Best Emulsion Paint Reviewed 2020

Emulsion can be a slightly confusing blanket term in the context of paints, because it does actually cover a lot of bases and paint types. Scientifically speaking, an emulsion is the combination of something like oil and water – together they aren’t soluble, but can be mixed together. In painting terms, it’s the mix of a pigment for the colour and a water base combined. The water base usually evaporates quickly, leaving the colour behind. No, you’re not watching paint dry, you’re reading about it.

Basically, lots of paints can be an emulsion, but not every type is. But the advantages or water-based emulsions are making them an ever-more popular choice for a wide variety of applications, not just the classic interior walls and ceilings.

With such a wide range to choose from, it can be hard to know where to start. There can be emulsions for specific uses, emulsions with different finishes, and so we’ve tried to make the process a little bit simpler for you by researching the top picks for emulsion paints available to buy today. Read on for our detailed break down.

NameCoverageDry TimeCost
Dulux Once Matt Emulsion11 m2 /l4 hours£
Johnstone’s Colour Vibe Matt Emulsion12 m2 /l4 hours££
Johnstone’s Matt Emulsion Vinyl13 m2 /l4 hours£
Leyland Trade Vinyl Matt Emulsion14 m2 /l3 hours£
Dulux Matt Emulsion13 m2 /l4 hours£

Dulux Once Matt Emulsion

Dulux Once Matt Emulsion

Dulux’s Once paint range makes the bold promise of being able to save you time on your DIY projects. However, it’s not just an empty statement, and is something Dulux backs up with this specifications of this paint. This matt emulsion can, in most applications, provide sufficient coverage in just one coat – that said, if you’d like a stronger colour or are covering a bolder paint beneath, more coats might do the trick.

Another time-saving element of this paint is the dry time, which at just 4 hours, leaves you plenty of time to move onto other projects once you’ve finished painting. Dulux offers 8 colour variants in this range, all coming in a matt finish. With the matt finishes, they’re understated but still offer bold colour, with a good range of neutral tones to choose from as well as couple on the more vivid side of things. The paint is also largely odour-free, making it very easy to work with.

Pros

  • One coat
  • Lots of colours
  • Smooth finish
  • Low odour

Cons

  • A little thick

Johnstone’s Colour Vibe Matt Emulsion

Johnstone's Colour Vibe Matt Emulsion

The clue’s very much in the name here; when you want a pop of gorgeous colour, then this might be very much what you’re looking for. A matt emulsion coming in 4 bold, distinctive colours, this would be the perfect choice to bring strong colours into a room, perhaps as a statement wall or combined with other paints into patterned areas.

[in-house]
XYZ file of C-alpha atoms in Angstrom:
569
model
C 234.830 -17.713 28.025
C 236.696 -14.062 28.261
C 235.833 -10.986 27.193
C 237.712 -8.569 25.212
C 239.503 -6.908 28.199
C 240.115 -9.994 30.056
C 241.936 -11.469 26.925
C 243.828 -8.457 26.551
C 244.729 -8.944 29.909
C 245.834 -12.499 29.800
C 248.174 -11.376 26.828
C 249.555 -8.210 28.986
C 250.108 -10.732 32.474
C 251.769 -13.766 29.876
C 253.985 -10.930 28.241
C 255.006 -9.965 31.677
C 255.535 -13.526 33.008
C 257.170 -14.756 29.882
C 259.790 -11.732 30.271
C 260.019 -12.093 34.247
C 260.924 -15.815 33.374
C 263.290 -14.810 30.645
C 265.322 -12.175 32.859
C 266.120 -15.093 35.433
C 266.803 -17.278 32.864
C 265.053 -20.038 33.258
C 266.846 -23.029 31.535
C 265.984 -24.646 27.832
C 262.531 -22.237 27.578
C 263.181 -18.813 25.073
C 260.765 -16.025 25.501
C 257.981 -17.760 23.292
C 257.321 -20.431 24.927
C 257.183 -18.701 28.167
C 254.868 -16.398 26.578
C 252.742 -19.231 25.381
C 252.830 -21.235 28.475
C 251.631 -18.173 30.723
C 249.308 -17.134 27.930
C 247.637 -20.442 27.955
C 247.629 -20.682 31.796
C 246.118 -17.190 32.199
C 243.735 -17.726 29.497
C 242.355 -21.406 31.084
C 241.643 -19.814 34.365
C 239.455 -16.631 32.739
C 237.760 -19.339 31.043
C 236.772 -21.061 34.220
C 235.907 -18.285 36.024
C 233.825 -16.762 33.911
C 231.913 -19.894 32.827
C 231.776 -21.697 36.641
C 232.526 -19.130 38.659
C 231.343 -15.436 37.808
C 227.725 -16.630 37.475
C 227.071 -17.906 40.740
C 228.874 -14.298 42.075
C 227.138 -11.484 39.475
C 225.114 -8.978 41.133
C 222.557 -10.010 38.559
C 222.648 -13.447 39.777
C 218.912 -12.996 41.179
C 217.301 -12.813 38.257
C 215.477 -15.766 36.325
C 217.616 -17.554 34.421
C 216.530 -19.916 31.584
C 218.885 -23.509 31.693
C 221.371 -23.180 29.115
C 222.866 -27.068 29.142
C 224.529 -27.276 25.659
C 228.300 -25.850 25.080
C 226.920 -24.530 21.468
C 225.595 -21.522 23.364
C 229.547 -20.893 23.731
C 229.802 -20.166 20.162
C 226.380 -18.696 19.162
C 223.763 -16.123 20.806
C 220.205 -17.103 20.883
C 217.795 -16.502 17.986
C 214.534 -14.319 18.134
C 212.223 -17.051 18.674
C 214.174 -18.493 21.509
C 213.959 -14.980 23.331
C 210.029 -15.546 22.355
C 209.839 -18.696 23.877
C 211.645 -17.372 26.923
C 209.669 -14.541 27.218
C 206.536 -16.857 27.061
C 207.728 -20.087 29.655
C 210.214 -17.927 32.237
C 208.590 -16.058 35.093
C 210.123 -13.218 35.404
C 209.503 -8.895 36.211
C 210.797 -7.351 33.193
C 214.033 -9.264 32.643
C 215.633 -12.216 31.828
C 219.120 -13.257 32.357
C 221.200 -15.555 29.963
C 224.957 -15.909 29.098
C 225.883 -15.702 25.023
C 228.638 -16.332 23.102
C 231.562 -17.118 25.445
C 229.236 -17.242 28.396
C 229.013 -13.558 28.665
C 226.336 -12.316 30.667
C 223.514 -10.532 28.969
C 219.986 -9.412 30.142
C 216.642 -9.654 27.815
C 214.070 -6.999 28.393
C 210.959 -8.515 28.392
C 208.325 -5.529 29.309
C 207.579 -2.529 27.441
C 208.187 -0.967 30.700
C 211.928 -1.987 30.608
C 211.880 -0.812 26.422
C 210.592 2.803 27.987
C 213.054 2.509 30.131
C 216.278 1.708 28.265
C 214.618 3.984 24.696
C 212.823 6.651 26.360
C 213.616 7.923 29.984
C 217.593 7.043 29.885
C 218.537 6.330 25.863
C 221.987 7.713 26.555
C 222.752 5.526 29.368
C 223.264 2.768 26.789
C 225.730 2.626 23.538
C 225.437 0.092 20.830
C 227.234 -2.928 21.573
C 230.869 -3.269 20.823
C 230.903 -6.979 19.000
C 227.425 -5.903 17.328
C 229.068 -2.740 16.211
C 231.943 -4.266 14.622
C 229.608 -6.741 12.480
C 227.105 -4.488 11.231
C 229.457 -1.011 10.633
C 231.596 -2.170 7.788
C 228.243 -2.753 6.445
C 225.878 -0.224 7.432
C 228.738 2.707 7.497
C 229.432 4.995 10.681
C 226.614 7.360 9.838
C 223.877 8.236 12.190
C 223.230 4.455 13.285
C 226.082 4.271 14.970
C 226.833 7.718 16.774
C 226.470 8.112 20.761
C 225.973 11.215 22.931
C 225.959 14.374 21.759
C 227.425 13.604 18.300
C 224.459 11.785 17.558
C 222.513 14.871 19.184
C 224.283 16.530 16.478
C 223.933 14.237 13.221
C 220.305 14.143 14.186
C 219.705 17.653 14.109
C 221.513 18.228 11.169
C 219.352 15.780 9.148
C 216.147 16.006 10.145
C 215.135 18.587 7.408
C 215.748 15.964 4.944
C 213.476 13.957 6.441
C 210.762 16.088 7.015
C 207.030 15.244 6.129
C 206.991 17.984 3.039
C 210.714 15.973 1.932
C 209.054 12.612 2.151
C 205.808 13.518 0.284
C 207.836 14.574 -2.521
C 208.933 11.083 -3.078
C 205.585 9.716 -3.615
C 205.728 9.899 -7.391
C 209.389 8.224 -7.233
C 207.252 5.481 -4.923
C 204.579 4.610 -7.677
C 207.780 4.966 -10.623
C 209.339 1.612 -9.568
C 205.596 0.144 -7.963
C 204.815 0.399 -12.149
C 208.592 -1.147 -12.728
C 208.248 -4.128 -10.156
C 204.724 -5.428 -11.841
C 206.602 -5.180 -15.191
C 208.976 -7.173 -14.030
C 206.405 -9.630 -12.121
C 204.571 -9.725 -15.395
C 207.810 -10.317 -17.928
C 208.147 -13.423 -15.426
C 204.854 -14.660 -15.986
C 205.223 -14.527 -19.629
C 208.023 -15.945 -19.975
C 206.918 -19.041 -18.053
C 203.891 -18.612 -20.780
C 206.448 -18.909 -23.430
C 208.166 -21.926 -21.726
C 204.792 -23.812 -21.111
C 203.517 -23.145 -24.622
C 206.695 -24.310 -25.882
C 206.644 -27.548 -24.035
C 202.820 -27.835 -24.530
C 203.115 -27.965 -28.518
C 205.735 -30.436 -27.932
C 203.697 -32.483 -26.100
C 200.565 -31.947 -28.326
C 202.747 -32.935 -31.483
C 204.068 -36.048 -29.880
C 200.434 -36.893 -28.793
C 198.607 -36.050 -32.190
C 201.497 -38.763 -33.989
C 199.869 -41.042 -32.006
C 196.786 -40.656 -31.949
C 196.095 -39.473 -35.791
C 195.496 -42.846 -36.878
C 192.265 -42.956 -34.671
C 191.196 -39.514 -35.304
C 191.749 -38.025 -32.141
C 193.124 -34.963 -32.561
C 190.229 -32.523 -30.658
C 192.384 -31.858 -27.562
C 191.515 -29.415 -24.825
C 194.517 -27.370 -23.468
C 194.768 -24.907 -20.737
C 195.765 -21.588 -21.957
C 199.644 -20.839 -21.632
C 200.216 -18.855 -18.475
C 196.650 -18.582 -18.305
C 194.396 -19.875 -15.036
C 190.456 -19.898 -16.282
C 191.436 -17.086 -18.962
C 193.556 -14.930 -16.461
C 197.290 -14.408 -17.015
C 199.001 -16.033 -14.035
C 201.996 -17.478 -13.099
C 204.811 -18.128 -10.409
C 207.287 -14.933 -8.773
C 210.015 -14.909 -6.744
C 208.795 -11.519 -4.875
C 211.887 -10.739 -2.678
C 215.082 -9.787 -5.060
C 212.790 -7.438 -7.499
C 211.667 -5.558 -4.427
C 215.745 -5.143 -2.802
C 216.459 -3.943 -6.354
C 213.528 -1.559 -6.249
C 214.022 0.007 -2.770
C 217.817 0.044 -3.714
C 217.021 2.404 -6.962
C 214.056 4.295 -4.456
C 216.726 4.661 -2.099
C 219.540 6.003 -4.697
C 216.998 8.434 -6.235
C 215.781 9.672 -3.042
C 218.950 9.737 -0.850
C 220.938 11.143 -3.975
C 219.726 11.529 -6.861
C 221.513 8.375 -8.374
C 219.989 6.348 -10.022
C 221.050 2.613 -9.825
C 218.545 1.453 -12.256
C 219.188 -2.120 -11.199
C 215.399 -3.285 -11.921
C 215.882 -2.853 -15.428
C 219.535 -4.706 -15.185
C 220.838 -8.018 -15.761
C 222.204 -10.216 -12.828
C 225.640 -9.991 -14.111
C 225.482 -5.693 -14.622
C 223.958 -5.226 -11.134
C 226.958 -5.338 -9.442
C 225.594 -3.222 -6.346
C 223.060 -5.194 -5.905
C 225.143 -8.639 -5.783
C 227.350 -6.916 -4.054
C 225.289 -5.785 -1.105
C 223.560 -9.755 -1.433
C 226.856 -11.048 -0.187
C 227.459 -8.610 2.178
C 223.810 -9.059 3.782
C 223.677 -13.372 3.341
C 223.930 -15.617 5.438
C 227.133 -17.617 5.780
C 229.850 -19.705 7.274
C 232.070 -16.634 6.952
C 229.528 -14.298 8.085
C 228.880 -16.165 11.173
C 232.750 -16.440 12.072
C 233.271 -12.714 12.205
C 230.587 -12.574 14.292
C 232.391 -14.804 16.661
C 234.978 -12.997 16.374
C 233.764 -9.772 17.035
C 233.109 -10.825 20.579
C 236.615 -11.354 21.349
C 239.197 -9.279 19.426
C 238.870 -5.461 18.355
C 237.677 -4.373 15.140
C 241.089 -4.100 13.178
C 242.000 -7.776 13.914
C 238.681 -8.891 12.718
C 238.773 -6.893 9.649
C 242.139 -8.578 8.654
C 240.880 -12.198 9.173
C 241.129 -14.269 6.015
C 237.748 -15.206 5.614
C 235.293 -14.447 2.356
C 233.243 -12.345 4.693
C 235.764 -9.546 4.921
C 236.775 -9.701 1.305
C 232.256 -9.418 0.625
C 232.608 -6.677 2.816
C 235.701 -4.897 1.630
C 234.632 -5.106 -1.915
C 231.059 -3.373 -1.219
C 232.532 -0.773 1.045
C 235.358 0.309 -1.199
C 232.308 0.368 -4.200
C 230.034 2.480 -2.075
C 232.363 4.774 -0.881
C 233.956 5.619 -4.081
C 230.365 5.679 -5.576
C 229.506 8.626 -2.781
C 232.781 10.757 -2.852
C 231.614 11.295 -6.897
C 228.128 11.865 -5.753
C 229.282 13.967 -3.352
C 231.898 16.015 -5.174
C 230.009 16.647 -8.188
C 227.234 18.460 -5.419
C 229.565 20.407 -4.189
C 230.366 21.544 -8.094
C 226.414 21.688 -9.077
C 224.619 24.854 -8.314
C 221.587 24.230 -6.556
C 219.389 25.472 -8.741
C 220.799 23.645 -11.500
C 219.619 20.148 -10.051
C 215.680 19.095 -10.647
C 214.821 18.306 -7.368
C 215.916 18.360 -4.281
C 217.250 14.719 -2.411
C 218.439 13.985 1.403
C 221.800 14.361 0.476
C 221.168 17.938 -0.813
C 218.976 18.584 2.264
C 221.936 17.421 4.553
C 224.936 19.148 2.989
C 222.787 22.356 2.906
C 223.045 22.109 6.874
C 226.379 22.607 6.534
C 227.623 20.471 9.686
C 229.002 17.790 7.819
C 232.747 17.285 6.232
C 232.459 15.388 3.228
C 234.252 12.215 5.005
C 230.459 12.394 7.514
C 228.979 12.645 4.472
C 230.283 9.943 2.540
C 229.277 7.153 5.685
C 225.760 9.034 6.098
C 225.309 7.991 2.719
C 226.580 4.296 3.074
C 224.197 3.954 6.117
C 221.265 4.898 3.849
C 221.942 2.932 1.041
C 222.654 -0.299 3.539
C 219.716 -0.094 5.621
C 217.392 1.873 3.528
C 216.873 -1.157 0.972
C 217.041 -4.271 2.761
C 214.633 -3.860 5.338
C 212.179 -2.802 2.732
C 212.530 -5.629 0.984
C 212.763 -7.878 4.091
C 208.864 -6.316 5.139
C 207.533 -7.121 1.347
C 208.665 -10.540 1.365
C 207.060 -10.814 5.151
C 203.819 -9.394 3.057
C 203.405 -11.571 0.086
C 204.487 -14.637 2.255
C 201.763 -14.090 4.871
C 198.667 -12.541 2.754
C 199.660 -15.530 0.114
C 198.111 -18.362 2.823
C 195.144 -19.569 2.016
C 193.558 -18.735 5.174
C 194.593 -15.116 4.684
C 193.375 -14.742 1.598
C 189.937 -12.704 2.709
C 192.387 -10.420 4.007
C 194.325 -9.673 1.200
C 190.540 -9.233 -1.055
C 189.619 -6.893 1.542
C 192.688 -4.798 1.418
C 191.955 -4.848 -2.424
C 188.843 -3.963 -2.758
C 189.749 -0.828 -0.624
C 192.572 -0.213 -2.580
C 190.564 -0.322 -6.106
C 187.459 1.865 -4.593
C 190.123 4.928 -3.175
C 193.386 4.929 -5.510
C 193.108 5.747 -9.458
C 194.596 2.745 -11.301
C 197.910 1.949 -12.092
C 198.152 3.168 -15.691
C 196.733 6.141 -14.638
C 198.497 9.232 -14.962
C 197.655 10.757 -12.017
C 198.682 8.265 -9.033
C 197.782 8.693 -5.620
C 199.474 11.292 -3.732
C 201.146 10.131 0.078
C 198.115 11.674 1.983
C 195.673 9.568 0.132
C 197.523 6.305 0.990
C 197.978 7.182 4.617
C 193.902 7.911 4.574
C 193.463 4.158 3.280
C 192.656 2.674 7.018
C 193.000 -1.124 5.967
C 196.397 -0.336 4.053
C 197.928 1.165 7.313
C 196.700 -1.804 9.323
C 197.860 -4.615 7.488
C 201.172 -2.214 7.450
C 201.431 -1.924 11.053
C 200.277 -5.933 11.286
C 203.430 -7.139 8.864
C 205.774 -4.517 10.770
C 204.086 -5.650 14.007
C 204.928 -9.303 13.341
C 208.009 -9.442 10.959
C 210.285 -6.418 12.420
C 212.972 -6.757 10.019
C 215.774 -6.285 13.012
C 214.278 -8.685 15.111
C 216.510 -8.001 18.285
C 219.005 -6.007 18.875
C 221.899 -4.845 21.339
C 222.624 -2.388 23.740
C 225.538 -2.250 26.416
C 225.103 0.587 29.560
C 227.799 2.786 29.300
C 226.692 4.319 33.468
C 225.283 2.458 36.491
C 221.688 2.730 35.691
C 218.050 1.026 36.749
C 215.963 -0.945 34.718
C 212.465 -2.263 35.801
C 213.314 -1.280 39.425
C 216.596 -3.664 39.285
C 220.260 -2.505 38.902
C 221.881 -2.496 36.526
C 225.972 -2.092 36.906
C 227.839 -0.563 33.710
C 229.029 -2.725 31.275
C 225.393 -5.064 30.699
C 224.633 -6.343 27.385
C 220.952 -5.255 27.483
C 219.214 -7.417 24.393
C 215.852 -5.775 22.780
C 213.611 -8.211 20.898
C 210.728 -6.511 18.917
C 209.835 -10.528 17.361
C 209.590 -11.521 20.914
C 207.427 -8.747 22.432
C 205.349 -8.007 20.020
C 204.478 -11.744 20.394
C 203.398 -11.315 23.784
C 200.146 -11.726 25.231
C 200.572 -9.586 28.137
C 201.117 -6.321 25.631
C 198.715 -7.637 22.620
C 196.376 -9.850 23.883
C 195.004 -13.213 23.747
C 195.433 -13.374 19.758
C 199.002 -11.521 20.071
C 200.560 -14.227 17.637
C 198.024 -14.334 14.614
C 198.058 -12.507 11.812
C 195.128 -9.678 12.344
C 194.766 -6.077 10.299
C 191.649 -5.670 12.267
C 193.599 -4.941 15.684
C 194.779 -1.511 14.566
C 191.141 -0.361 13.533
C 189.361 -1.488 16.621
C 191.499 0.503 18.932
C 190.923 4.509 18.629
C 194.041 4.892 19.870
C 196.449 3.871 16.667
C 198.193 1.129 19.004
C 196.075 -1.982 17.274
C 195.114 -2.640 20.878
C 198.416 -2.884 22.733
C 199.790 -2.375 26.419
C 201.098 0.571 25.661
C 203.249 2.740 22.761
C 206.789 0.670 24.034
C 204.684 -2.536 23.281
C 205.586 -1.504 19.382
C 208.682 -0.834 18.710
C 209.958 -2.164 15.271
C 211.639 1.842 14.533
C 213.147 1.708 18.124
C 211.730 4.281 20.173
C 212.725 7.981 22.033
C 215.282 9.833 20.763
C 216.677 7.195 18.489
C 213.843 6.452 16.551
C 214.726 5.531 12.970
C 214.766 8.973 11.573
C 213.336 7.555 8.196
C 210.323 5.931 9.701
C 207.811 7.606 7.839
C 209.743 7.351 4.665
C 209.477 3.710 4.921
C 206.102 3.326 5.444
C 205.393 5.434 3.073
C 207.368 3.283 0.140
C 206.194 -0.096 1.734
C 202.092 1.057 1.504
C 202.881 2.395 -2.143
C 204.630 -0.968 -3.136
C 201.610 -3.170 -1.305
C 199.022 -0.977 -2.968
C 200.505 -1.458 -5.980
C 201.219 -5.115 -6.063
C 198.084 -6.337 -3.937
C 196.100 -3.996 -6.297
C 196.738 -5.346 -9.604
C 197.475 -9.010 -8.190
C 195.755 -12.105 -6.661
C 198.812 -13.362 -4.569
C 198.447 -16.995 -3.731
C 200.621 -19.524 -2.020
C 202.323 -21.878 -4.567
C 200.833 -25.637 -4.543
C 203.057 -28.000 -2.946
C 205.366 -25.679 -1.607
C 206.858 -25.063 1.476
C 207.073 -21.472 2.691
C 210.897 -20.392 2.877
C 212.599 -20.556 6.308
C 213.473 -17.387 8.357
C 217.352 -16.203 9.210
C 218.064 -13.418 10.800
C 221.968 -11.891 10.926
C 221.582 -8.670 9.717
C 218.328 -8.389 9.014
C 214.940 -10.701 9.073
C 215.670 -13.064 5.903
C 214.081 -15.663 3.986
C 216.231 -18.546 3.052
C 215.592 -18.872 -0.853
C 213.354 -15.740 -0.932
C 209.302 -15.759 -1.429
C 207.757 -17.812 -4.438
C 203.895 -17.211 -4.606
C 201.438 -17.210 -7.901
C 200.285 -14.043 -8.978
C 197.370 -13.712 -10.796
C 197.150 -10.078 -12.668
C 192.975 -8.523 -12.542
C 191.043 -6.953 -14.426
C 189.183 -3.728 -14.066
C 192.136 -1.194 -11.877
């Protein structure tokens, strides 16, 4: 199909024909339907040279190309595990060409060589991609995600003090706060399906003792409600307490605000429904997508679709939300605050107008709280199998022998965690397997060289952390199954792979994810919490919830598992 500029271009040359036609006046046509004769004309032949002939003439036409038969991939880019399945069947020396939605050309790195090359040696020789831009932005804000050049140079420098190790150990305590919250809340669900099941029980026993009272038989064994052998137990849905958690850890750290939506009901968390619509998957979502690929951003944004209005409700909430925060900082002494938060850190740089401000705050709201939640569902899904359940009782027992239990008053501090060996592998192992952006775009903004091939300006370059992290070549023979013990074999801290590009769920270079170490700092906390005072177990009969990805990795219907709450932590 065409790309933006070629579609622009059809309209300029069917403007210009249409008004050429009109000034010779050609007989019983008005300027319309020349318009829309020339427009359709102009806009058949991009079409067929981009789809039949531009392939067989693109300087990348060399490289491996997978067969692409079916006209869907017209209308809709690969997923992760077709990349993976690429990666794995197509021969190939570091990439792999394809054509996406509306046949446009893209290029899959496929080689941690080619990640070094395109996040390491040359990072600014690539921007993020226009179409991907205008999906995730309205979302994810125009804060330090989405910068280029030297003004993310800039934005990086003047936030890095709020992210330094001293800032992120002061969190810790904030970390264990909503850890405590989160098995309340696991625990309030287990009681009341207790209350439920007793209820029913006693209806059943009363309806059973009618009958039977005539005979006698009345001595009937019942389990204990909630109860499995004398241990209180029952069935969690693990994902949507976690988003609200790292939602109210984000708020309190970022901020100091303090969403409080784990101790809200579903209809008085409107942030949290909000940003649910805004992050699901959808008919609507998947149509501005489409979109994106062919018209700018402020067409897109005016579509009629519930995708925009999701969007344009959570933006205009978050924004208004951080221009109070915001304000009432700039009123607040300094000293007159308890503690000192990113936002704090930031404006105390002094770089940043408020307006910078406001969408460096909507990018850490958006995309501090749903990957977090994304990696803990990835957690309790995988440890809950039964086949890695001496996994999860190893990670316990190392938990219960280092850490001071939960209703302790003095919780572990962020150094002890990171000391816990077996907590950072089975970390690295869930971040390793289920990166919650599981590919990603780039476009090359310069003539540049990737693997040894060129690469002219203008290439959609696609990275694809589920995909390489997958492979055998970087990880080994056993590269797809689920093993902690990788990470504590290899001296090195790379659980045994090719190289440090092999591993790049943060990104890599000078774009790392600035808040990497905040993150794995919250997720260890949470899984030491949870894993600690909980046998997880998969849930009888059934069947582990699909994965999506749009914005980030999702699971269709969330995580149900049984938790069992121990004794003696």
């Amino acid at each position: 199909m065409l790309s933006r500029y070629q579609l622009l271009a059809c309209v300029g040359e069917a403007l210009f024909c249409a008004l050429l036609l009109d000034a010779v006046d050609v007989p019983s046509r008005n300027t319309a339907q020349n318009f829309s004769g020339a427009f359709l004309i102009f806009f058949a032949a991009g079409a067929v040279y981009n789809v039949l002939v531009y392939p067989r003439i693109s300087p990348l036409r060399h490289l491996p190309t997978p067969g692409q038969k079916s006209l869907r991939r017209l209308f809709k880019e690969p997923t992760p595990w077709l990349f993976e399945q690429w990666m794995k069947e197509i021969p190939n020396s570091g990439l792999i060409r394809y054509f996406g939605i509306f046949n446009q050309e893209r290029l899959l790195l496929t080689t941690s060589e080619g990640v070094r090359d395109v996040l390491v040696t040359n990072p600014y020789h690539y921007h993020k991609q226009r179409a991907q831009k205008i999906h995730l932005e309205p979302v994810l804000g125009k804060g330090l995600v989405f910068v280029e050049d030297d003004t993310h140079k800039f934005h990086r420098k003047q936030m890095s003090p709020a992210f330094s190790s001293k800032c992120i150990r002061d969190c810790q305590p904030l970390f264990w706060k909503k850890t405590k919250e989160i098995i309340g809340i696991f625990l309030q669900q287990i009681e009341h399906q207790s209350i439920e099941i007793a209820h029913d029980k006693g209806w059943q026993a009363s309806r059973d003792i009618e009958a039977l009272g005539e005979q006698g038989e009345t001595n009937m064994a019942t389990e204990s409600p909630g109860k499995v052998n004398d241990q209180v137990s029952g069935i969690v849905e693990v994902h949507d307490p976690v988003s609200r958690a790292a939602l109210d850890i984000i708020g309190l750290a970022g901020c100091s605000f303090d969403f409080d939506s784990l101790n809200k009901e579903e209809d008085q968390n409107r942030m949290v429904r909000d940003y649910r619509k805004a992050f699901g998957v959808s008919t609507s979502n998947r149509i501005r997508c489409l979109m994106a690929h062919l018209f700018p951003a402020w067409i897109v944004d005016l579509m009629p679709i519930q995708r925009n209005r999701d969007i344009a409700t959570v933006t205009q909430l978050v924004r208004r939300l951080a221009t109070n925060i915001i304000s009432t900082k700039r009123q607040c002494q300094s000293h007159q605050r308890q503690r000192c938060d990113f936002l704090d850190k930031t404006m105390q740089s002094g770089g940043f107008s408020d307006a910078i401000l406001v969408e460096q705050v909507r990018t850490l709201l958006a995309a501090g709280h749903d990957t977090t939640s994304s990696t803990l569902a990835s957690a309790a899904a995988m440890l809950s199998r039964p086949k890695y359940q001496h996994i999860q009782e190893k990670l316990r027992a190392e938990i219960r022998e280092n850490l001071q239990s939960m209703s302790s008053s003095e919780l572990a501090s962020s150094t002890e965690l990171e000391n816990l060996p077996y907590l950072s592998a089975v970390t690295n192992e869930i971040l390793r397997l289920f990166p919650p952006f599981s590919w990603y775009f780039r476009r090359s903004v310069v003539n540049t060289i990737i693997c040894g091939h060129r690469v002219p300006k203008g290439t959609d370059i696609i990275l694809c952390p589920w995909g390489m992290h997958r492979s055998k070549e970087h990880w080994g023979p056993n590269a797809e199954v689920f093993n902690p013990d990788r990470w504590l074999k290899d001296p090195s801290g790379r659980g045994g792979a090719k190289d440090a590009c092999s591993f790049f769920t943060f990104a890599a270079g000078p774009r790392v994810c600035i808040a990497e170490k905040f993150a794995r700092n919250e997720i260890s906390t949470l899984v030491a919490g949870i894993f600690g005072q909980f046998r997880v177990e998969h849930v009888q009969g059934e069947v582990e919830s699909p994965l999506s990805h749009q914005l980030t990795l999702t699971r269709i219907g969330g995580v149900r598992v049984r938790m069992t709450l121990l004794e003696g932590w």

As a matt paint, it has the very useful bonus feature of being able to hide minor surface imperfections once dried. As with the majority of emulsion paints, this is water-based and as such dries very quickly. It’s also pretty low odour, something which makes it significantly easier to work with, and can be used for most major interior surfaces including walls and ceilings. On top of that, it’s also reasonably good value, which is a consistent hallmark of Johnstone’s.

Pros

  • Colour options
  • Quick drying
  • Low odour

Cons

  • Thin consistency

Johnstone’s Matt Emulsion Vinyl

Johnstone's Matt Emulsion Vinyl

Johnstones vinyl matt emulsion paint is available in dozens of different colours from apple flower to new duck egg, so you won’t be stuck for choice! The finish is matt so you don’t get any glare from light hitting it. Because it’s a vinyl paint, it means it also hardwearing which is great for walls in high traffic areas as it can be wiped with a damp cloth.

The coverage is on pair with most of the other paints at 13 m2/l. The drying time also fairly good at just 4 hours, it also has a low odour so your room won’t be smelling of paint for days to come. The texture of the paint can be described as creamy which helps minimise the number of coats you’ll need to do. Due to its structure it will also help hide imperfections on the wall, nothing too big but small imperfections can be covered.

Pros

  • Gorgeous colours
  • Quick drying
  • Low odour

Cons

  • Middling value

Leyland Trade Vinyl Matt Emulsion

Leyland Trade Vinyl Matt Emulsion

Leyland Trade are a mainstay brand for many professional tradespeople in the UK with their high quality paints and decorating supplies. So the option to use the same paints as the professionals without a massive markup is a great one. This multi-purpose vinyl matt emulsion is a great choice that provides excellent coverage and a smooth finish.

It excels on walls and ceilings but could also be used elsewhere indoors. Leyland Trade also highlight how the high opacity of this paint leaves behind a beautiful bold finish once dry. 9 different colour options are available that fall within the more standard palette of household colourways.This is also a good choice for lightly damaged walls, as the matt finish will help hide any surface imperfections. It’ll dry ready for a second coat in 2-4 hours, but in many cases may not need a second as the consistency of the paint offers great coverage.